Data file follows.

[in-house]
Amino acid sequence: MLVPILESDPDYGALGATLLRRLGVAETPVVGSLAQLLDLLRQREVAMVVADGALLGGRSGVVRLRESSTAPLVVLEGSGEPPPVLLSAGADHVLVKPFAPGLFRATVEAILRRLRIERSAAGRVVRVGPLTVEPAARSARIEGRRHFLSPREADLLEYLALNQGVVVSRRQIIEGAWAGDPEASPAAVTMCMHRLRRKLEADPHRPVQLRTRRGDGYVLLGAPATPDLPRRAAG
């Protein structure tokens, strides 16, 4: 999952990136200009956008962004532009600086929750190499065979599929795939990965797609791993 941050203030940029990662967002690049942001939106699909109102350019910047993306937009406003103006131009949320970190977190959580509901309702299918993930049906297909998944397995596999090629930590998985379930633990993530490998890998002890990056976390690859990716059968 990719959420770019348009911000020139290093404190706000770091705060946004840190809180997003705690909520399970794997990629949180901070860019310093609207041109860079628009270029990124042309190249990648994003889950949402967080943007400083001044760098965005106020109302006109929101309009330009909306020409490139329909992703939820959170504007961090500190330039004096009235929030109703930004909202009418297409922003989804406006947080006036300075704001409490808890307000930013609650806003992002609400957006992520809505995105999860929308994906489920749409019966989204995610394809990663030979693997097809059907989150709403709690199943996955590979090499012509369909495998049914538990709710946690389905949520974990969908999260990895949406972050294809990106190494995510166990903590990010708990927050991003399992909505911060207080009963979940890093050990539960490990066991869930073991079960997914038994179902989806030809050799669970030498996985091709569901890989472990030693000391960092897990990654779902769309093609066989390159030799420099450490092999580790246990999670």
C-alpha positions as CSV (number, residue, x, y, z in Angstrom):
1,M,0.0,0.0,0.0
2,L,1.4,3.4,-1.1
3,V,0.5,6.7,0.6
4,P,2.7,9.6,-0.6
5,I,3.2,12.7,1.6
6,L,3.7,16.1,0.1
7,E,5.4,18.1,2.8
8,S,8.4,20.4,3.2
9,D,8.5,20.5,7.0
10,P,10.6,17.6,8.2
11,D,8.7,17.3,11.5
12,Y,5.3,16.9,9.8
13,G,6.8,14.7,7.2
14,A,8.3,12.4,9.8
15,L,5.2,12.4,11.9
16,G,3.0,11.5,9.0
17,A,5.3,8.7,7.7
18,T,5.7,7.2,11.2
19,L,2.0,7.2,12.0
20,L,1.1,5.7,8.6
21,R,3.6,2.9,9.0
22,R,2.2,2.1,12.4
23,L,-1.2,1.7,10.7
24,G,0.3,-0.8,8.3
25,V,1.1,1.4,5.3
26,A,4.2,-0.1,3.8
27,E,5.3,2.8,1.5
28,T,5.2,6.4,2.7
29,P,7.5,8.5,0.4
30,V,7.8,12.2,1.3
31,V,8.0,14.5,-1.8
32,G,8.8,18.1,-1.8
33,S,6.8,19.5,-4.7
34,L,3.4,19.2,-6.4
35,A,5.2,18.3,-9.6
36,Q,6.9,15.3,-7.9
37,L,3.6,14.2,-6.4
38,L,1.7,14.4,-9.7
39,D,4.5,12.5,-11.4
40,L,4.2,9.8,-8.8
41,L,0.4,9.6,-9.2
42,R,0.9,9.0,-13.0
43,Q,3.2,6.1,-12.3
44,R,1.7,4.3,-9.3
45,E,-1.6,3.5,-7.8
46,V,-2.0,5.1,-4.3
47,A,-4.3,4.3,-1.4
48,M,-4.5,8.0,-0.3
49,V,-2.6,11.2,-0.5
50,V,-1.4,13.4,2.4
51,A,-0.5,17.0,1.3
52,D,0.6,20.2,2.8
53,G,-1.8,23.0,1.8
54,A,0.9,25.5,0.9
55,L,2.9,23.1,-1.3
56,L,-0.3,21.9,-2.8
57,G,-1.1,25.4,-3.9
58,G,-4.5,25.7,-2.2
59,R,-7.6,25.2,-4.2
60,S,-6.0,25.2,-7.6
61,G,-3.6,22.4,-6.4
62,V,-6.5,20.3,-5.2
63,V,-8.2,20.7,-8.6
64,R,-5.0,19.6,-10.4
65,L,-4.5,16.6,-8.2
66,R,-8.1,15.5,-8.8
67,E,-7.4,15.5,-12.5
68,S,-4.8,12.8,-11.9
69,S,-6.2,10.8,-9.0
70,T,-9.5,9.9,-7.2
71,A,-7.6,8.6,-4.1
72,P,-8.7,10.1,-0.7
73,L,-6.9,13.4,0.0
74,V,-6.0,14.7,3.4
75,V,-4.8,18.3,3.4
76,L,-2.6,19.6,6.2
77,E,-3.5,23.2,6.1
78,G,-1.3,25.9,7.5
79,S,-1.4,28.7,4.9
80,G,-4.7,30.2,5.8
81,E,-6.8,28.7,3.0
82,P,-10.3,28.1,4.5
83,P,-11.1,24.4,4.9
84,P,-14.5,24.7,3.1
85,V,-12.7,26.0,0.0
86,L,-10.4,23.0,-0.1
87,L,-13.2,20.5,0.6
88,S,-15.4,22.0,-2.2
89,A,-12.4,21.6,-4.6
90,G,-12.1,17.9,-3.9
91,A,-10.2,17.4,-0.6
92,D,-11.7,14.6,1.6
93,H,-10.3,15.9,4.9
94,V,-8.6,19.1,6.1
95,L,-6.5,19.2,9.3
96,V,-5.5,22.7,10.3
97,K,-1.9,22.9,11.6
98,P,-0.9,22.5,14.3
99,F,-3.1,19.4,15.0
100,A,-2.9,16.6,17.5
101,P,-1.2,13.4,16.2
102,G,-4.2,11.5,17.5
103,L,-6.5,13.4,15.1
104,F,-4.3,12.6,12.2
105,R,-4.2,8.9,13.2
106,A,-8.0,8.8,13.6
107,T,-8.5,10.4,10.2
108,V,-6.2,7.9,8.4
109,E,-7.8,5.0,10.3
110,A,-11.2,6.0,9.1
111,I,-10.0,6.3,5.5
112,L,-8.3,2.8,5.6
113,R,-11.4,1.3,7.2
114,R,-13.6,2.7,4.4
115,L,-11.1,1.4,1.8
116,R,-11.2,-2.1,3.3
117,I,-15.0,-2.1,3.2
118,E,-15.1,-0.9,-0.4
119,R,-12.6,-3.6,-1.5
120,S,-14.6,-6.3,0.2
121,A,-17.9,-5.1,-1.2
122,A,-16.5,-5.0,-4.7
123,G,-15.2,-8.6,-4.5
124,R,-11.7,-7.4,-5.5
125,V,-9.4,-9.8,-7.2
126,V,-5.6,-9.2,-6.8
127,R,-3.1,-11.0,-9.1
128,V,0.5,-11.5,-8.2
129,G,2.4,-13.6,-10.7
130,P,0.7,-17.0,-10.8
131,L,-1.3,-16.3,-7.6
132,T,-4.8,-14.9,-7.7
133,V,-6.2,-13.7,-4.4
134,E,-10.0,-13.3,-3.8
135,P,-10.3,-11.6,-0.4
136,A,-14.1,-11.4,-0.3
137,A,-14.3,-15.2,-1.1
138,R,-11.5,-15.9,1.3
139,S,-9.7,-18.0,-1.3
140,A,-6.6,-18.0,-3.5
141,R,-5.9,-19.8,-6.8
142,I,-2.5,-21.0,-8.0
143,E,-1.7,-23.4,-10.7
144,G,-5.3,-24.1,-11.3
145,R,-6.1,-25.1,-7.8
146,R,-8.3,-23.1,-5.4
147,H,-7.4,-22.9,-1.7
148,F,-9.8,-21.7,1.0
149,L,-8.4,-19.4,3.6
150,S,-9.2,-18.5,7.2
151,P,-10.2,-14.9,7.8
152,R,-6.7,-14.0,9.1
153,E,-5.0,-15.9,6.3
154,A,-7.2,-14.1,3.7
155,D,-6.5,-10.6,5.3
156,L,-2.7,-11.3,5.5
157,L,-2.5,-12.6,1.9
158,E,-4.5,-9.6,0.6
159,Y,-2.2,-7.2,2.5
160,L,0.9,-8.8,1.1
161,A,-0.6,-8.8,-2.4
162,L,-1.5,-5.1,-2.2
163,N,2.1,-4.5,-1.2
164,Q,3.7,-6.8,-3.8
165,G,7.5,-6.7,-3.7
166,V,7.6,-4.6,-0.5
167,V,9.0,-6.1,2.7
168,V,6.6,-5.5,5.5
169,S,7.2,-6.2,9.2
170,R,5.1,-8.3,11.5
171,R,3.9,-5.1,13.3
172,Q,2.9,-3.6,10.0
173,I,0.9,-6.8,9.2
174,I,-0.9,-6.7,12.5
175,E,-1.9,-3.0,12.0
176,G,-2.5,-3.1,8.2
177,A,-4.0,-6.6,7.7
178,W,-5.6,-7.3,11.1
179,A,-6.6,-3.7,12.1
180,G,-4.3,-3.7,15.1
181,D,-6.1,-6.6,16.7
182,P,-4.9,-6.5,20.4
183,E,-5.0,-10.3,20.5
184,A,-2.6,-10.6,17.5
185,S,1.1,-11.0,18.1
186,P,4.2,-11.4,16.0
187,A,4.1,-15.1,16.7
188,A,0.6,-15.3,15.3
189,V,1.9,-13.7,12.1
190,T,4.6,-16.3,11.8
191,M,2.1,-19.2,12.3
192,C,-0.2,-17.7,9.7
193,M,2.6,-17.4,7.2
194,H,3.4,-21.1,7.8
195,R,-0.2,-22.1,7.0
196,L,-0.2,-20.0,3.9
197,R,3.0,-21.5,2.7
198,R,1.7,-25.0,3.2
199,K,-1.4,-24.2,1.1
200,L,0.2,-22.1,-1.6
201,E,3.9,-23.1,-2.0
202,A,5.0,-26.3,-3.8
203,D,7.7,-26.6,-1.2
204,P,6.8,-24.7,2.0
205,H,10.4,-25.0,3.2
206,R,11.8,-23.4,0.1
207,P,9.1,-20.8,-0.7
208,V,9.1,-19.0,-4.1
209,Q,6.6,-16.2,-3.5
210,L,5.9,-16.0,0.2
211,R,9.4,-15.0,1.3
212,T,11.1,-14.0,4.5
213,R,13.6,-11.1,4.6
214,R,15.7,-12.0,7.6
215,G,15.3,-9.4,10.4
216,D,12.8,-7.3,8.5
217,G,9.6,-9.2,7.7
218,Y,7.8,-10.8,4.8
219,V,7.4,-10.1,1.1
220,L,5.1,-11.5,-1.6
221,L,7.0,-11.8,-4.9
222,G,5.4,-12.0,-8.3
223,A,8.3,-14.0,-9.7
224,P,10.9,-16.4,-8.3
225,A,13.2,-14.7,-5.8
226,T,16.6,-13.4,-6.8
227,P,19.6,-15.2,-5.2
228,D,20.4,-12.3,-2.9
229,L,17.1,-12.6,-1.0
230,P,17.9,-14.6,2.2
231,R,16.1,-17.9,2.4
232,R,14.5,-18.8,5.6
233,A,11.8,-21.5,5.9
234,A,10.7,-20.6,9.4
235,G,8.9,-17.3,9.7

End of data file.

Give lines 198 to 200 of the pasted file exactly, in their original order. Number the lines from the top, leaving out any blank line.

194,H,3.4,-21.1,7.8
195,R,-0.2,-22.1,7.0
196,L,-0.2,-20.0,3.9